Soft Drink Taxes

Listed below are publications and working papers about soft drink taxes in reverse chronological order.  The links for the published papers will direct you to the published abstracts on the journals’ websites and the full-text is available with a subscription (institutional or personal) to the journal.  The working papers are the versions of the paper prior to publication and are accessible by clicking on the link to the paper.

  1. The Pass-Through of a Tax on Sugar-Sweetened Beverages in Boulder, Colorado,” (with J. Cawley, D. Jones, and C. Lensing), American Journal of Agricultural Economics, forthcoming.
    1. NBER Working Paper 25050.
    2. Data and code are available as supporting information files on the journal’s website.
  2. The Impact of Sugar-Sweetened Beverage Taxes on Purchases: Evidence from Four City-Level Taxes in the US,” (with J. Cawley and D. Jones), Health Economics, 2020, 29(10), 1289-1306.
    1. NBER Working Paper 26393.
  3. Oakland’s Sugar-Sweetened Beverage Tax: Impacts on Prices, Purchases, and Consumption by Adults and Children,” (with J. Cawley, A. Hill, and D. Jones), Economics and Human Biology, 2020, 37, 100865, 1-16.
    1. NBER Working Paper 26233.
    2. Data and code will be available through ICPSR.
  4. The Impact of the Philadelphia Beverage Tax on Purchases and Consumption by Adults and Children,” (with J. Cawley, A. Hill, and D. Jones), Journal of Health Economics, 2019, 67, 102225, 1-16.
    1. NBER Working Paper 25052.
    2. Summary
    3. Summary of results from Philadelphia from both papers
    4. “On The Evidence” podcast describing results from Philadelphia and Oakland: Apple, Google 
    5. Data and code will be available through ICPSR.
  5. The Impact of the Philadelphia Beverage Tax on Prices and Product Availability,” (with J. Cawley, A. Hill, and D. Jones), Journal of Policy Analysis and Management, 2020, 39(3), 605-628.
    1. NBER Working Paper 24990.
    2. Summary
    3. NBER Digest article
    4. JPAM At A Glance
    5. Data and code will be available through ICPSR.
  6. How Retailers Responded to Taxes on Sweetened Beverages: A Tale of Two Cities,” (with J. Holdbrook, D. Petersen, and D. Jones). Mathematica Issue Brief.
  7. The Economics of Taxes on Sugar-Sweetened Beverages: A Review of the Effects on Prices, Sales, Cross-Border Shopping, and Consumption,” (with J. Cawley, A.M. Thow, and K. Wen), Annual Review of Nutrition, 201, 39, 317-338.
  8. Pass-Through of a Tax on Sugar-Sweetened Beverages at the Philadelphia International Airport“, (with J. Cawley and B. Willage), JAMA, 2018, 319(3), 305-306.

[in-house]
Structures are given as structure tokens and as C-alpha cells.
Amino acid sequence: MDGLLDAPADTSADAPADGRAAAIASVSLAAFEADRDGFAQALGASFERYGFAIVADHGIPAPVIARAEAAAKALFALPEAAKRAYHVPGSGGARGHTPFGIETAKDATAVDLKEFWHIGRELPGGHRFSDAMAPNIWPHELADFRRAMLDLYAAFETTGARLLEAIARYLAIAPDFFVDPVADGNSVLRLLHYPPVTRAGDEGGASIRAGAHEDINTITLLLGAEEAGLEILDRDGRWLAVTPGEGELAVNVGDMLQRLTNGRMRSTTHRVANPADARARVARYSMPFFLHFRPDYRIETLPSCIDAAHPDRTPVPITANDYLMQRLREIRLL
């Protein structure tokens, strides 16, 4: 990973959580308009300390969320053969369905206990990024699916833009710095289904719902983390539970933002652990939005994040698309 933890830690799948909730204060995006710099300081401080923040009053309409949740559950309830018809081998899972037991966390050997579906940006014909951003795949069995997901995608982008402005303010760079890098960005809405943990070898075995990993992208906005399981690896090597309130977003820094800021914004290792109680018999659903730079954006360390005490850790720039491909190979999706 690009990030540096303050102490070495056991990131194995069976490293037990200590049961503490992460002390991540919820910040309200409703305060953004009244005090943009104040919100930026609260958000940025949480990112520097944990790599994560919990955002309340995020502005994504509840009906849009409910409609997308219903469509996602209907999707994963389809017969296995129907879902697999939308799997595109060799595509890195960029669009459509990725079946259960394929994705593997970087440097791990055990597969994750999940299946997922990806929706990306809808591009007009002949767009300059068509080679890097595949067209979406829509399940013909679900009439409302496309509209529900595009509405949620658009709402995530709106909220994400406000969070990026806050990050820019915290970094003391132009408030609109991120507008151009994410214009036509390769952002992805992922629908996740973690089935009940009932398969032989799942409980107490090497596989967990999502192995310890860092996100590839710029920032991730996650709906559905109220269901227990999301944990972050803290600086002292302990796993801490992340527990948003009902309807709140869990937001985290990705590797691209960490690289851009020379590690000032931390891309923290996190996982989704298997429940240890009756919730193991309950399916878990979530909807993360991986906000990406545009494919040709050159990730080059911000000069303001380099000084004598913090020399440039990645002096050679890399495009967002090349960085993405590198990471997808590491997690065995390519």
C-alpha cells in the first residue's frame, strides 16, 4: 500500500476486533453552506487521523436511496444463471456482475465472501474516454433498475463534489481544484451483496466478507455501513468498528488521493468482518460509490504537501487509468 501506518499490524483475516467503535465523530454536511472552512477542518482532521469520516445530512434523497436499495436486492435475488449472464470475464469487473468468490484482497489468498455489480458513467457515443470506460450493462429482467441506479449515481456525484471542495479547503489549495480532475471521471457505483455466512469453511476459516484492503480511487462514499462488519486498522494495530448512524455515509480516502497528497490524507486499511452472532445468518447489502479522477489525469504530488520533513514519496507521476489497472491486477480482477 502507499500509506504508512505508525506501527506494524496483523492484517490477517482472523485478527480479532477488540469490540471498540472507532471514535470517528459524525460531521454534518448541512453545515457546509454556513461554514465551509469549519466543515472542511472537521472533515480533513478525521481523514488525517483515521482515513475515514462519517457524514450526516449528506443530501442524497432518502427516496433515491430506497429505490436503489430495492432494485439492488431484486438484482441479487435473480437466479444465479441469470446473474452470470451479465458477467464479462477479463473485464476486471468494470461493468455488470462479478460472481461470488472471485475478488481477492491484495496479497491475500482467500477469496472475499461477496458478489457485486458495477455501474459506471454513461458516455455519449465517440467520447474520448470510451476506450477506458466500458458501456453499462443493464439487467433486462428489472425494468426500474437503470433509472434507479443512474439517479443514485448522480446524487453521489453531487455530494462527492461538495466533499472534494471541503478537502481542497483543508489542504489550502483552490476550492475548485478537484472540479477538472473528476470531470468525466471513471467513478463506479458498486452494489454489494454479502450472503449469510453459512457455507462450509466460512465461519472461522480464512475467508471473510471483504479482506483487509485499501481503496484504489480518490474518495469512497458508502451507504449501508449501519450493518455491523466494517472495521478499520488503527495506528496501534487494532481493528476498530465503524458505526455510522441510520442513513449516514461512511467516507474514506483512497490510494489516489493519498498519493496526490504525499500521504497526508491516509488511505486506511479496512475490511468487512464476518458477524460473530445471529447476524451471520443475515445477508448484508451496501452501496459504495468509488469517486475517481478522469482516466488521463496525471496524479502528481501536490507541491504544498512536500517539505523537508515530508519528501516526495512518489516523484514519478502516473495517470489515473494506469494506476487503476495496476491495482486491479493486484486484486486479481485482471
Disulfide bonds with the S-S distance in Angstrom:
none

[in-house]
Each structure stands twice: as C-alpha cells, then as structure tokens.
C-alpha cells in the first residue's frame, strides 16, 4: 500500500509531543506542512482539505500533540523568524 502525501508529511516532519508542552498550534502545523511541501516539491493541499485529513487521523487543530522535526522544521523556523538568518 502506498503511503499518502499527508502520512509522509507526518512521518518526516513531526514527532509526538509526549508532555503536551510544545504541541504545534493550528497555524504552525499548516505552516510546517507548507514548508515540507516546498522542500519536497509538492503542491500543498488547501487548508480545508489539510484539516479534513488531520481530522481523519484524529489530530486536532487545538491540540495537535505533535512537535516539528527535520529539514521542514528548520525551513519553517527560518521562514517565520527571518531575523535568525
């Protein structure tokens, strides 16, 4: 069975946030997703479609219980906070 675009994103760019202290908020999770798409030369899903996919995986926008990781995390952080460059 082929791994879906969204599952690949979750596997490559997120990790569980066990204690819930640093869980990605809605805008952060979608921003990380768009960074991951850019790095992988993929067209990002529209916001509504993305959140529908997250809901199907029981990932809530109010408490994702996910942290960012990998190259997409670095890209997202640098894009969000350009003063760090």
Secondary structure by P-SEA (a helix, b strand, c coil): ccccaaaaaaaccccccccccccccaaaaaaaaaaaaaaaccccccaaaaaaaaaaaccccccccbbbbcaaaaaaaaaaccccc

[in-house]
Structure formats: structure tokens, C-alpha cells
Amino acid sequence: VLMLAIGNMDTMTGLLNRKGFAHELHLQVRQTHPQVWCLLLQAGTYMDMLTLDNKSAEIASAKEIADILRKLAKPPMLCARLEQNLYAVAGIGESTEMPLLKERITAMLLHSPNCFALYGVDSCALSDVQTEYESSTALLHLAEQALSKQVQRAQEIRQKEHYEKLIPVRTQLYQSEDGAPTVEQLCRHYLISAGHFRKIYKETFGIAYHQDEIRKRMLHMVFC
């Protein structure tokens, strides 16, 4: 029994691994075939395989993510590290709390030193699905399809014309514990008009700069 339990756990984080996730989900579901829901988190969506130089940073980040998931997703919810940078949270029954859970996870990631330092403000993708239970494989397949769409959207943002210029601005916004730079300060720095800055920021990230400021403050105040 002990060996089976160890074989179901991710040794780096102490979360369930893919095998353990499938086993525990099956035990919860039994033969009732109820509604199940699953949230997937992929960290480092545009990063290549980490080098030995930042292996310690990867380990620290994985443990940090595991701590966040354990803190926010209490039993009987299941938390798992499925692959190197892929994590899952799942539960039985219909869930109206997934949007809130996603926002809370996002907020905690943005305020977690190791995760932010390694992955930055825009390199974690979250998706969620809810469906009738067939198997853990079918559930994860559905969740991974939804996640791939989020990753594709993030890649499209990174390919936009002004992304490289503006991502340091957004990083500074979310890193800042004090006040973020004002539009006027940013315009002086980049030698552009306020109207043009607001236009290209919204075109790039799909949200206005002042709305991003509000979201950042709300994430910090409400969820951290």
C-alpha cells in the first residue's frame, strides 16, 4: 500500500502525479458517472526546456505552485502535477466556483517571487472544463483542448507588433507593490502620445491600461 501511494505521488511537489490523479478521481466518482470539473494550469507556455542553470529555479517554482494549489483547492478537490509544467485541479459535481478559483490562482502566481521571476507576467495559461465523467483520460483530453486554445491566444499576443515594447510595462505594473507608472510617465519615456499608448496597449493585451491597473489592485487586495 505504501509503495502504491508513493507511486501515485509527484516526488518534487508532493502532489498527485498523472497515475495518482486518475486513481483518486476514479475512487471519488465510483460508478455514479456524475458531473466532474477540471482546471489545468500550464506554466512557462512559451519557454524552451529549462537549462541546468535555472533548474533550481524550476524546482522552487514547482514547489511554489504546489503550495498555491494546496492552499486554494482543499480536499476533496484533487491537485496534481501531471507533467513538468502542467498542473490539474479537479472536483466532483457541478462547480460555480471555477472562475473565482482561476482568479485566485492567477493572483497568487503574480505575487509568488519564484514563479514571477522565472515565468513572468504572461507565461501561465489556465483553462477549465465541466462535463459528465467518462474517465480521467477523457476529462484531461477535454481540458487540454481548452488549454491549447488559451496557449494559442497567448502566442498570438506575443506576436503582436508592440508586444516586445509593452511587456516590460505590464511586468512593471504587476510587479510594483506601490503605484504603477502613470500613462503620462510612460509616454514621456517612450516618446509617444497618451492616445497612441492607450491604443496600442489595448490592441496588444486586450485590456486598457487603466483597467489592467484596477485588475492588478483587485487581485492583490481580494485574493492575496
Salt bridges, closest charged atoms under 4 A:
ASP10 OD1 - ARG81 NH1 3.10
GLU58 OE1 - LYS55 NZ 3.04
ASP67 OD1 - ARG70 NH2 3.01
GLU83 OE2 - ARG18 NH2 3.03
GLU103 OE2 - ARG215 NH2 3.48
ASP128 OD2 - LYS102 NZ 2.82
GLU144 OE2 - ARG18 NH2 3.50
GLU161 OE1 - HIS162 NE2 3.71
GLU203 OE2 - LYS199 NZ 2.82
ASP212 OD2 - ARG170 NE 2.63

1. Data file and do file
  9. The Pass-Through of Taxes on Sugar-Sweetened Beverages to Retail Prices: The Case of Berkeley, California,” (with J. Cawley), Journal of Policy Analysis and Management, 2017, 36(2), 303-326.
    1. NBER Working Paper 21465.
    2. Data and code files.
  10. Non-Linear Effects of Soda Taxes on Consumption and Weight Outcomes,” (with J. Fletcher and N. Tefft), Health Economics, 2015, 24(5), 566-582.
    1. Working paper.
    2. Data: Tax rates and readme file.
  11. Substitution Patterns Can Limit the Effects of Sugar-Sweetened Beverage Taxes on Obesity” (with J. Fletcher and N. Tefft), Preventing Chronic Disease, 2013, 10: 120195.
  12. Are Soft Drink Taxes an Effective Mechanism for Reducing Obesity?” (with J. Fletcher and N. Tefft), Journal of Policy Analysis and Management, 2011, 30(3), 655-662.
    1. This article is part of a Point-Counterpoint in JPAM on health policy and sugar-sweetened beverages.
    2. The response essay is: “The Proof is in the Pudding: Response to Chaloupka, Powell, and Chriqui” (with J. Fletcher and N. Tefft), Journal of Policy Analysis and Management, 30(3), 664-665.
  13. The Effects of Soft Drink Taxes on Child and Adolescent Consumption and Weight Outcomes” (with J. Fletcher and N. Tefft), Journal of Public Economics, 2010, 94(11-12), 967-974.
    1. WP Version: Emory University Working Paper 09-08.
    2. Data: Tax rates and readme file.
    3. Data: NHANES files
  14. Taxing Soft Drinks and Restricting Access to Vending Machines to Curb Child Obesity” (with J. Fletcher and N. Tefft), Health Affairs, 2010, 29(5), 1059-1066.
    1. Data: Tax rates and readme file.
  15. Can Soft Drink Taxes Reduce Population Weight?” (with J. Fletcher and N. Tefft), Contemporary Economic Policy, 2010, 28(1), 23-35.
    1. WP Version: Emory University Working Paper 08-08.
    2. Data: Tax rates and readme file.